James Coyne has criticised Crawley's work with regard to public availability of data & the involvement of Phil Parker in the SMILE study.[16]

Daniel Clark has noted that the primary outcome measure was changed from school attendance to scores on a self-report questionnaire. He stated, "Given that LP involves making claims to patients about their own ability to control symptoms in exactly the sort of way likely to lead to response bias, it seems very likely that this trial will now find LP to be 'effective'." [17]

The study only received final ethical approval after prolonged protests from patient groups in January 2011. [18]

John Peters has criticised the study.[19][20][21]

Dr David Tuller has severely criticised the SMILE trial [22].

An open letter was sent to the editor of Archives of Disease in Childhood in January 2018 by Dr David Tuller and over twenty other signatories for a correction to the serious issues and anomalies in the published paper [23].

Investigators[edit | edit source]

Esther Crawley, Nicola Mills, Will Hollingworth, Zuzana Deans, Jonathan A Sterne, Jenny L Donovan, Lucy Beasant and Alan Montgomery

See also[edit | edit source]

References[edit | edit source]

  1. Crawley, Esther; Mills, Nicola; Beasant, Lucy; Johnson, Debbie; Collin, Simon M; Deans, Zuzana; White, Kate; Montgomery, Alan (2013), "The feasibility and acceptability of conducting a trial of specialist medical care and the Lightning Process in children with chronic fatigue syndrome: feasibility randomized controlled trial (SMILE study)", Trials, 14 (415), doi:10.1186/1745-6215-14-415 
  2. SMILE Trial Protocol - Bristol University 2013
  3. Final Study Protocol - Crawley et al (Dec 2013)
  4. Viusal Analogue Scale - Physiopedia
  5. Self completed questionnaires were completed at the first clinical assessment and subsequently at 6 weeks, 3 months, 4.5 months Wikipedia - Spence Children's Anxiety Scale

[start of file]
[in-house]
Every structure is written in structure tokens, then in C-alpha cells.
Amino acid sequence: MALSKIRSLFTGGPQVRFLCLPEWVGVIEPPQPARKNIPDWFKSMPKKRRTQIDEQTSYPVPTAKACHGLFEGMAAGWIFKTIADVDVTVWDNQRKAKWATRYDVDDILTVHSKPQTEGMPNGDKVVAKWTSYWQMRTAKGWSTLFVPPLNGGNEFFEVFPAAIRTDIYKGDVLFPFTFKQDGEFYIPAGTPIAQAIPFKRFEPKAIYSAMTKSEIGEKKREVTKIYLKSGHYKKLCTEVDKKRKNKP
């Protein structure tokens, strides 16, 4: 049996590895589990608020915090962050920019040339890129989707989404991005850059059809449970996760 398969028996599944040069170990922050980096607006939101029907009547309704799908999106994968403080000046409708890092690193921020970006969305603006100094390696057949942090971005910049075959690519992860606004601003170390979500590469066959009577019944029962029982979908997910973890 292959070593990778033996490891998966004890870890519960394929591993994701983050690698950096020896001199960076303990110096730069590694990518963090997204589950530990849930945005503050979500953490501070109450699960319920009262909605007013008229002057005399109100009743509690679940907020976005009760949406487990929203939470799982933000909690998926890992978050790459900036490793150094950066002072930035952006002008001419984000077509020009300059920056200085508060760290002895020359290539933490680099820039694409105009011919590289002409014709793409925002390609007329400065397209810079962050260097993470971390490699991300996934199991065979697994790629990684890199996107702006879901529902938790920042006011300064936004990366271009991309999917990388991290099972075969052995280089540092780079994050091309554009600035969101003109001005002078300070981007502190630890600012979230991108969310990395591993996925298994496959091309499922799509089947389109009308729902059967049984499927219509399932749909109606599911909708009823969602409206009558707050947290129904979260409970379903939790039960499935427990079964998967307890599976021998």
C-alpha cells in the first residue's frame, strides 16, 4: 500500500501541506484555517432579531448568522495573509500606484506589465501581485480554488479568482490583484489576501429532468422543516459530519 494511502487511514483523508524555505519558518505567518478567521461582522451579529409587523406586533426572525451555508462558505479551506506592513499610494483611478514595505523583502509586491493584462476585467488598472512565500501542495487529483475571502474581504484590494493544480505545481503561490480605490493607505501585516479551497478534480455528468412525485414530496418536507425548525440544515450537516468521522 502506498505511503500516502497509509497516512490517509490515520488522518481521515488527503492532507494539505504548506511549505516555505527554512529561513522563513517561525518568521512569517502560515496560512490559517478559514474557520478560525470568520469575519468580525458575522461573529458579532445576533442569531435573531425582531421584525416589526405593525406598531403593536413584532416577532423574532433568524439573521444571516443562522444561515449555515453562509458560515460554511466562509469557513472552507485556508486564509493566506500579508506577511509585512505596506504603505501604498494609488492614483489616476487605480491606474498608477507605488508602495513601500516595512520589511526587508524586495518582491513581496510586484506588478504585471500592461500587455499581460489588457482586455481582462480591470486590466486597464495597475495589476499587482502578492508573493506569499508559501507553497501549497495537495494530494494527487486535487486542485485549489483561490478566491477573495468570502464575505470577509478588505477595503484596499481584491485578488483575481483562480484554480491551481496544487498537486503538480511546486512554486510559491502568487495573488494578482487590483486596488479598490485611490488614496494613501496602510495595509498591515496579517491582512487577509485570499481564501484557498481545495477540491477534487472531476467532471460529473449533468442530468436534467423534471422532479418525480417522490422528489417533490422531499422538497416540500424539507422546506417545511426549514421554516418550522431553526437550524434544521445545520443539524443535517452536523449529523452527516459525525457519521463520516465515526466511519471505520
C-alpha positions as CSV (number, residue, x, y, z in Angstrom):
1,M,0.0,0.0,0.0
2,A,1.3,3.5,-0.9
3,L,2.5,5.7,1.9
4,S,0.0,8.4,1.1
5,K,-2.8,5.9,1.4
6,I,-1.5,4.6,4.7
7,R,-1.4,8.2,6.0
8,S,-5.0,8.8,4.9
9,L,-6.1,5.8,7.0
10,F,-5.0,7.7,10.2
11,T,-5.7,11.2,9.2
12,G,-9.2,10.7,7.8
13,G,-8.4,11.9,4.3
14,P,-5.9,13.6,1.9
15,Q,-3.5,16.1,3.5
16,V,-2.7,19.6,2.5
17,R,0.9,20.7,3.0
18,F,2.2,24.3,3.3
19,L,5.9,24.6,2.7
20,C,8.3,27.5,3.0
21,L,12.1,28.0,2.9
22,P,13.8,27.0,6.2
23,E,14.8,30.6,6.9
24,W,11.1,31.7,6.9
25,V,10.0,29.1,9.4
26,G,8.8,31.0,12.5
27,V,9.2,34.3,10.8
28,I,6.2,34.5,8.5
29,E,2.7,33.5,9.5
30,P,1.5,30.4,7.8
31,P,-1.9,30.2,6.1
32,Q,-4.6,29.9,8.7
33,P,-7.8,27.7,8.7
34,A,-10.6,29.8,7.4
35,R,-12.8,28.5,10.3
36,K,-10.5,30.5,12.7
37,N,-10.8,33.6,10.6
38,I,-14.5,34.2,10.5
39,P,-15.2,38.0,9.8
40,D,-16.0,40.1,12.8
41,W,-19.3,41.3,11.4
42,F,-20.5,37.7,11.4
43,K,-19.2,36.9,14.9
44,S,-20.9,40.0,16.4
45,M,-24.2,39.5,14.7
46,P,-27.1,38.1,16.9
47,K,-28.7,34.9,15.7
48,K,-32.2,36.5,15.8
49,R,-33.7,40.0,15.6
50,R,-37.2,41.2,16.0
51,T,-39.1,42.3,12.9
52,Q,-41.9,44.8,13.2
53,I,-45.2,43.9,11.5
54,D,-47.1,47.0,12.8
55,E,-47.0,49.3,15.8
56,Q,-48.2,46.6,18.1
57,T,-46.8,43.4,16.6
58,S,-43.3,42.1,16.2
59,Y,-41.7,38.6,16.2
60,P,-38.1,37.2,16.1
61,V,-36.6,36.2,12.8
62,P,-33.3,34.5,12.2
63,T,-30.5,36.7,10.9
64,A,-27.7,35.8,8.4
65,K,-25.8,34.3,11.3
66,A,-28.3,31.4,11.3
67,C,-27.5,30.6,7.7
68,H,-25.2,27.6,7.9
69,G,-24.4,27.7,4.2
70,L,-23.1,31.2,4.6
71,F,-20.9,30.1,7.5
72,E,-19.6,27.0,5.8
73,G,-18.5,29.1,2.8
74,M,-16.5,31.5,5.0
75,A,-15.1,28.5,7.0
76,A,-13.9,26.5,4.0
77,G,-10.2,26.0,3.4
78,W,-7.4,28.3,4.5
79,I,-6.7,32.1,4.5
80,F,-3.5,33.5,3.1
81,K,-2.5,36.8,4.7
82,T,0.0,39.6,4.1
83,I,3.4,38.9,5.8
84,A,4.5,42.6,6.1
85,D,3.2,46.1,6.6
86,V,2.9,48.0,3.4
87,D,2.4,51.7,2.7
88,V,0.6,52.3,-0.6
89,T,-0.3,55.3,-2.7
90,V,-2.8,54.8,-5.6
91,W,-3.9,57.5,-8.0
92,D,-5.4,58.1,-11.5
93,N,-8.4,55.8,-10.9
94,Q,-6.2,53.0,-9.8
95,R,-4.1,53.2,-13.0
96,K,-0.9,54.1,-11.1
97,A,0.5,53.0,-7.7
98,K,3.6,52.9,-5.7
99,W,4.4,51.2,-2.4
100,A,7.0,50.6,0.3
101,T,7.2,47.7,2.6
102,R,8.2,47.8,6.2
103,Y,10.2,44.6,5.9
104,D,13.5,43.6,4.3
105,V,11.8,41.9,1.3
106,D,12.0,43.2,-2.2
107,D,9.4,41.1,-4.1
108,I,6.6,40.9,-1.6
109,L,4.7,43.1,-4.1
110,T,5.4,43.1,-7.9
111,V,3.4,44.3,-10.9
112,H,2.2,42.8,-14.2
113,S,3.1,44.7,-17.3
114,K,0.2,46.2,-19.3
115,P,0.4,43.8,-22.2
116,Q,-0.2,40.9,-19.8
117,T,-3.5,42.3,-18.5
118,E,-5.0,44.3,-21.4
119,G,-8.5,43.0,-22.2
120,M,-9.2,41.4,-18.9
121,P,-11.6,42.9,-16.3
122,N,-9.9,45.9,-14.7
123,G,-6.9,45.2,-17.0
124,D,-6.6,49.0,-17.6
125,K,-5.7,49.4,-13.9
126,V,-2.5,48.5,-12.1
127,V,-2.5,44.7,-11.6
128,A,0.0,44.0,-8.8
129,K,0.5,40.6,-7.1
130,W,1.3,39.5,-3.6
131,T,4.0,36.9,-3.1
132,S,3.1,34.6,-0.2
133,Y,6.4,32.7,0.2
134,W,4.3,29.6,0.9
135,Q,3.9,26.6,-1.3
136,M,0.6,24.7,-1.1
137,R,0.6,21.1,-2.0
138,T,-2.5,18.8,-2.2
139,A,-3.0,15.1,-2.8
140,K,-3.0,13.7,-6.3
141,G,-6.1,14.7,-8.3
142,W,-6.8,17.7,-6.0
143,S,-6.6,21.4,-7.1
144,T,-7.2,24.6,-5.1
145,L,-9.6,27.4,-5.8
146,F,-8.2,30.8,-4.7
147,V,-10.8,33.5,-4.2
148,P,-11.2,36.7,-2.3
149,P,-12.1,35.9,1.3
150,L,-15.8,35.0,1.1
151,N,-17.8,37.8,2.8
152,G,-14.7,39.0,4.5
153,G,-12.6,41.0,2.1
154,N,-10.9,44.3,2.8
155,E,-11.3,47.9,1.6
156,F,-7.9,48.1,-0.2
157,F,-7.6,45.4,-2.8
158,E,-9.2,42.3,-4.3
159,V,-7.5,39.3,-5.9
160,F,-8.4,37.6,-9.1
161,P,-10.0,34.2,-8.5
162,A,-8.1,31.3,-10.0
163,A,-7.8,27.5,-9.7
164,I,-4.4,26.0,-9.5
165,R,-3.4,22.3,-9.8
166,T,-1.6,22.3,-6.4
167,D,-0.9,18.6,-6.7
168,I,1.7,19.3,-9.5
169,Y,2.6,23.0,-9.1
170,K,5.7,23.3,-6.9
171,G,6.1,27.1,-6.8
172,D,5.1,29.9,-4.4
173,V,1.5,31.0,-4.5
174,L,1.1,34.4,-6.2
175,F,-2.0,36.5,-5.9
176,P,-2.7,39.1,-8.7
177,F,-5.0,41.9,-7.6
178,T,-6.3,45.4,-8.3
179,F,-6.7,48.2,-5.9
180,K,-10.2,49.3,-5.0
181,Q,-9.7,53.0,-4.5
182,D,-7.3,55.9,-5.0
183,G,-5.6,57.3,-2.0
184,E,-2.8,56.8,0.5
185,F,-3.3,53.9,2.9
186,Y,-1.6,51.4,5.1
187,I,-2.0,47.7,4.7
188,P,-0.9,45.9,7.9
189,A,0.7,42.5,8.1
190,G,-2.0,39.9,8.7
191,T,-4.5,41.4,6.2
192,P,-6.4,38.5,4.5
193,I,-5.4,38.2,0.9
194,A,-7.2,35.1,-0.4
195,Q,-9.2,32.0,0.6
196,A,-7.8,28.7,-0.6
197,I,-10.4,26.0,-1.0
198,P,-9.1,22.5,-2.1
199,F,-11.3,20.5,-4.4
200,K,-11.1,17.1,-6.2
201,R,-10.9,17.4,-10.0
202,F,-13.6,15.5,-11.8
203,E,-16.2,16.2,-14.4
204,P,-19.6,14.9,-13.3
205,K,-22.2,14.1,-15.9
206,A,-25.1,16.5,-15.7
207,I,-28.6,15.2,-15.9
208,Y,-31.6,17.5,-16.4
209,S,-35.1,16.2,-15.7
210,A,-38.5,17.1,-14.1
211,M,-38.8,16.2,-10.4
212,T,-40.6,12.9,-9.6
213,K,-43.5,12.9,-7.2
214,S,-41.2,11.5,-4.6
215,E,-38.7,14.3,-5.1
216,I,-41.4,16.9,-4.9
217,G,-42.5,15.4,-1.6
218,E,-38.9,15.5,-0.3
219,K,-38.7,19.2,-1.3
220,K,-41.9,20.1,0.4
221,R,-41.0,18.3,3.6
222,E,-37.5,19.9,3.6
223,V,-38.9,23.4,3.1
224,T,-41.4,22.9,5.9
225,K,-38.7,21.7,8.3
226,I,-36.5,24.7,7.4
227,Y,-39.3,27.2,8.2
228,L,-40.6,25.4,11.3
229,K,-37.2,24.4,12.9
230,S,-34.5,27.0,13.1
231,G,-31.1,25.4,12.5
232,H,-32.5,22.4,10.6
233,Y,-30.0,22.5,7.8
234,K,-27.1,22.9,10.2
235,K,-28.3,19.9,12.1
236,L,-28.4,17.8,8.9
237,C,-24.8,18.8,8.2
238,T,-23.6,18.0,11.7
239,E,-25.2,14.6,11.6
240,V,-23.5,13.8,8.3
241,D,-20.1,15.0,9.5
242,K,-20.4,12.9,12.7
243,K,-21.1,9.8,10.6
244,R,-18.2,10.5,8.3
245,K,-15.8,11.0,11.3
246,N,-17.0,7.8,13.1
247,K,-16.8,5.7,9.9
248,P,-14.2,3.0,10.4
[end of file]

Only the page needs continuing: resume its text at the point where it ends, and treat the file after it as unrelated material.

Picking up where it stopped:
6. Example of Spence Children's Anxiety Scale - Psychology Tools
  7. Wikipedia - Hospital Anxiety and Depression Scale
  8. Example of HADS questionnaire - Scales and Measures
  9. Wikipedia - EQ-5D
  10. £164,000 grant for study into the Lightning Process and children with ME - ME Association (March 2010)
  11. Statement of ME Association and Young Sufferers Trust on SMILE (August 2010)
  12. Letter to National Research Ethics Committee - Invest in ME
  13. Children should not be used as Guinea Pigs - Church Times 8 October 2010
  14. What matters to children with CFS/ME? A conceptual model as the first stage in developing a PROM - Archives of Disease in Childhood, Crawley et al 2015
  15. Before you enroll your child in the MAGENTA chronic fatigue syndrome study: Issues to be considered - James Coyne (September 2015) Plos Blog
  16. James Coyne's criticisms of the work of Esther Crawley
  17. Daniel Clark''s criticism on Skepdic website
  18. Ethics Committee finally approves SMILE (January 2011)
  19. THE SMILE TRIAL (part 1)
  20. THE SMILE TRIAL (part 2)
  21. THE SMILE TRIAL (part 3)

The information provided at this site is not intended to diagnose or treat any illness.

From MEpedia, a crowd-sourced encyclopedia of ME and CFS science and history